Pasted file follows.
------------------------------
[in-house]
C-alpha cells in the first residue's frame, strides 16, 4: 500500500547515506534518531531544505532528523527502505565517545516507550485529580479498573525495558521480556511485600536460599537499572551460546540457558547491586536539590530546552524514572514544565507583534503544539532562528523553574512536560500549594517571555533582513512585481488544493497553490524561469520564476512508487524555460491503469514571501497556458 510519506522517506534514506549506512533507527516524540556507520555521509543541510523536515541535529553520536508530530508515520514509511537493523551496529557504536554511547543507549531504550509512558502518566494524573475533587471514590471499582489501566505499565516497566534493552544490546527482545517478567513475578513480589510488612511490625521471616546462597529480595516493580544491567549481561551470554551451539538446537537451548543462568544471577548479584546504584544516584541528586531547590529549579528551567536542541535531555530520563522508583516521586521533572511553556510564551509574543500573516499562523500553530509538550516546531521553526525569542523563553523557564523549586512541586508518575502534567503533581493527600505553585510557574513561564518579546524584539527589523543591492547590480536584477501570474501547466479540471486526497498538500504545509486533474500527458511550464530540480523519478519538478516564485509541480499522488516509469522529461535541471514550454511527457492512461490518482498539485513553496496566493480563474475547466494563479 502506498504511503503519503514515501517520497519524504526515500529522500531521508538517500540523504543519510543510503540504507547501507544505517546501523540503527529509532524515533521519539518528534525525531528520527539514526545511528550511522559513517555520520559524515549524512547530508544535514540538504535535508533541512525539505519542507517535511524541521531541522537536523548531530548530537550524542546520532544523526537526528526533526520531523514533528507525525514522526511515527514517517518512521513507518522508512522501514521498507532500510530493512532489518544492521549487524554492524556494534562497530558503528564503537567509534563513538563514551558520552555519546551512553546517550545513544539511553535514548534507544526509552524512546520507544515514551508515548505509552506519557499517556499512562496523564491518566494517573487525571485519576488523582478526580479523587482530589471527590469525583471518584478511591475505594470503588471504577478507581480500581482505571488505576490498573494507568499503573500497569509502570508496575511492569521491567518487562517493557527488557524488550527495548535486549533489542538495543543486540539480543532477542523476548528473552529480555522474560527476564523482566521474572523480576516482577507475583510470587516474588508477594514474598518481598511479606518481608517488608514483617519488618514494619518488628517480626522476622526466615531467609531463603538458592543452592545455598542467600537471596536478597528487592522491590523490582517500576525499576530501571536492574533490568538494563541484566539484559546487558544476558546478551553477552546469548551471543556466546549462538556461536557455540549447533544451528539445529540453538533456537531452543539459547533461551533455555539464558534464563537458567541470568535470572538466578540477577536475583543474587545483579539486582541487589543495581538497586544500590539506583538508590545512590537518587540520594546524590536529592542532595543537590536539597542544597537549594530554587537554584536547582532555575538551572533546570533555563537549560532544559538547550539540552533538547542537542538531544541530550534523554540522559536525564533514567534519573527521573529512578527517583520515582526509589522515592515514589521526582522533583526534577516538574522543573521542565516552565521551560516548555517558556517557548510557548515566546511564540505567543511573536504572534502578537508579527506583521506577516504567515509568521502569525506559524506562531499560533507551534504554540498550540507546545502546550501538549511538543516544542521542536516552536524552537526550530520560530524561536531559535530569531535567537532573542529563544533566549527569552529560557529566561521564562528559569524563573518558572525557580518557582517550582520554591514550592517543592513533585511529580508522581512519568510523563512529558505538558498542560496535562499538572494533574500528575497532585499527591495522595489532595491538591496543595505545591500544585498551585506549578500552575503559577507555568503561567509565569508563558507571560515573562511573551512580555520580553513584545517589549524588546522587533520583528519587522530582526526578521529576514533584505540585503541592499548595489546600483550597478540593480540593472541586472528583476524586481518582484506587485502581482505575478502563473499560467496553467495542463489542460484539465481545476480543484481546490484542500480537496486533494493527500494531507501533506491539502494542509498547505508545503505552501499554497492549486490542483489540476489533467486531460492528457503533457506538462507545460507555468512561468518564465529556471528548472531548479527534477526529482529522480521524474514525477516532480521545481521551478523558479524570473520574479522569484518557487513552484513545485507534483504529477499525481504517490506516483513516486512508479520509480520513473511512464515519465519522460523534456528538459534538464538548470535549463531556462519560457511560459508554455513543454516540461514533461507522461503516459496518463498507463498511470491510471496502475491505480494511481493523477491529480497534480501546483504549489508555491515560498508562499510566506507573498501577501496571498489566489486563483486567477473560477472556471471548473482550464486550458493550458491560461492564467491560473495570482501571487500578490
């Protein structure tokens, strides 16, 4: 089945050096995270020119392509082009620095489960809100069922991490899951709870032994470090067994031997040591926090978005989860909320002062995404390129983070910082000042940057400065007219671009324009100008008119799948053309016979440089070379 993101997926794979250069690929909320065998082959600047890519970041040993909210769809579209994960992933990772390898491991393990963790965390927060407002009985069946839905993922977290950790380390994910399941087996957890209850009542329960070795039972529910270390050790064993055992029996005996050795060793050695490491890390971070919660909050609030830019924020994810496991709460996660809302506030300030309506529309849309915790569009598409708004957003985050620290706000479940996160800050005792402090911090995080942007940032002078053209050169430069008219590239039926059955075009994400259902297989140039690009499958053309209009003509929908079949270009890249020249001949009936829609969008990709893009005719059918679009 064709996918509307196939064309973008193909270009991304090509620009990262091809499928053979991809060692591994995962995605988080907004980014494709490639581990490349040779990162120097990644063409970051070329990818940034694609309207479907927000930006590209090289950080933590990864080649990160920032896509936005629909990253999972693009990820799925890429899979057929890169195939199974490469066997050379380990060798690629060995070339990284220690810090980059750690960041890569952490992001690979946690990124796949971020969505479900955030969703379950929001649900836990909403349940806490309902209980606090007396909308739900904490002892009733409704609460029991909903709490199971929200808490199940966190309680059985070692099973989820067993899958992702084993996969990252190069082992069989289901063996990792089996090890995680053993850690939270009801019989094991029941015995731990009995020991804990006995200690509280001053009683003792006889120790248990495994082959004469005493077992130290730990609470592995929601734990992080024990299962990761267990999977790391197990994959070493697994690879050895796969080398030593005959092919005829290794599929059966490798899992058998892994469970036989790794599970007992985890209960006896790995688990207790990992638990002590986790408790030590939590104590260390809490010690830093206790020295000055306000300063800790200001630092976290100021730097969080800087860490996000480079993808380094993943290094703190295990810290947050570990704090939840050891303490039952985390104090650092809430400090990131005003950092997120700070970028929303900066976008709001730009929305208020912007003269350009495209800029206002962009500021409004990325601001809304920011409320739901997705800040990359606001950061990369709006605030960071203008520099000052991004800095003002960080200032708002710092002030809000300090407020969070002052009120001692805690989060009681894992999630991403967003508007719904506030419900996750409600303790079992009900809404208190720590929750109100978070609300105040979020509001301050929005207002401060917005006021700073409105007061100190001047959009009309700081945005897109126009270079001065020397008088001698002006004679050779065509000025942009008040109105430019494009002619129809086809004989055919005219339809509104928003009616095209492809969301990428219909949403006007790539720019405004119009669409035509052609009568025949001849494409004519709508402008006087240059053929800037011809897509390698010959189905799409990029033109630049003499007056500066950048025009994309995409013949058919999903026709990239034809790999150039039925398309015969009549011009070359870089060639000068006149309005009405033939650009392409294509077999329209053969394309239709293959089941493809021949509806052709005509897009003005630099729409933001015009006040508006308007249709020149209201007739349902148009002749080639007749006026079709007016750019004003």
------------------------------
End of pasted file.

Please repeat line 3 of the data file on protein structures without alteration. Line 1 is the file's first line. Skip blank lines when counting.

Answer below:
């Protein structure tokens, strides 16, 4: 089945050096995270020119392509082009620095489960809100069922991490899951709870032994470090067994031997040591926090978005989860909320002062995404390129983070910082000042940057400065007219671009324009100008008119799948053309016979440089070379 993101997926794979250069690929909320065998082959600047890519970041040993909210769809579209994960992933990772390898491991393990963790965390927060407002009985069946839905993922977290950790380390994910399941087996957890209850009542329960070795039972529910270390050790064993055992029996005996050795060793050695490491890390971070919660909050609030830019924020994810496991709460996660809302506030300030309506529309849309915790569009598409708004957003985050620290706000479940996160800050005792402090911090995080942007940032002078053209050169430069008219590239039926059955075009994400259902297989140039690009499958053309209009003509929908079949270009890249020249001949009936829609969008990709893009005719059918679009 064709996918509307196939064309973008193909270009991304090509620009990262091809499928053979991809060692591994995962995605988080907004980014494709490639581990490349040779990162120097990644063409970051070329990818940034694609309207479907927000930006590209090289950080933590990864080649990160920032896509936005629909990253999972693009990820799925890429899979057929890169195939199974490469066997050379380990060798690629060995070339990284220690810090980059750690960041890569952490992001690979946690990124796949971020969505479900955030969703379950929001649900836990909403349940806490309902209980606090007396909308739900904490002892009733409704609460029991909903709490199971929200808490199940966190309680059985070692099973989820067993899958992702084993996969990252190069082992069989289901063996990792089996090890995680053993850690939270009801019989094991029941015995731990009995020991804990006995200690509280001053009683003792006889120790248990495994082959004469005493077992130290730990609470592995929601734990992080024990299962990761267990999977790391197990994959070493697994690879050895796969080398030593005959092919005829290794599929059966490798899992058998892994469970036989790794599970007992985890209960006896790995688990207790990992638990002590986790408790030590939590104590260390809490010690830093206790020295000055306000300063800790200001630092976290100021730097969080800087860490996000480079993808380094993943290094703190295990810290947050570990704090939840050891303490039952985390104090650092809430400090990131005003950092997120700070970028929303900066976008709001730009929305208020912007003269350009495209800029206002962009500021409004990325601001809304920011409320739901997705800040990359606001950061990369709006605030960071203008520099000052991004800095003002960080200032708002710092002030809000300090407020969070002052009120001692805690989060009681894992999630991403967003508007719904506030419900996750409600303790079992009900809404208190720590929750109100978070609300105040979020509001301050929005207002401060917005006021700073409105007061100190001047959009009309700081945005897109126009270079001065020397008088001698002006004679050779065509000025942009008040109105430019494009002619129809086809004989055919005219339809509104928003009616095209492809969301990428219909949403006007790539720019405004119009669409035509052609009568025949001849494409004519709508402008006087240059053929800037011809897509390698010959189905799409990029033109630049003499007056500066950048025009994309995409013949058919999903026709990239034809790999150039039925398309015969009549011009070359870089060639000068006149309005009405033939650009392409294509077999329209053969394309239709293959089941493809021949509806052709005509897009003005630099729409933001015009006040508006308007249709020149209201007739349902148009002749080639007749006026079709007016750019004003």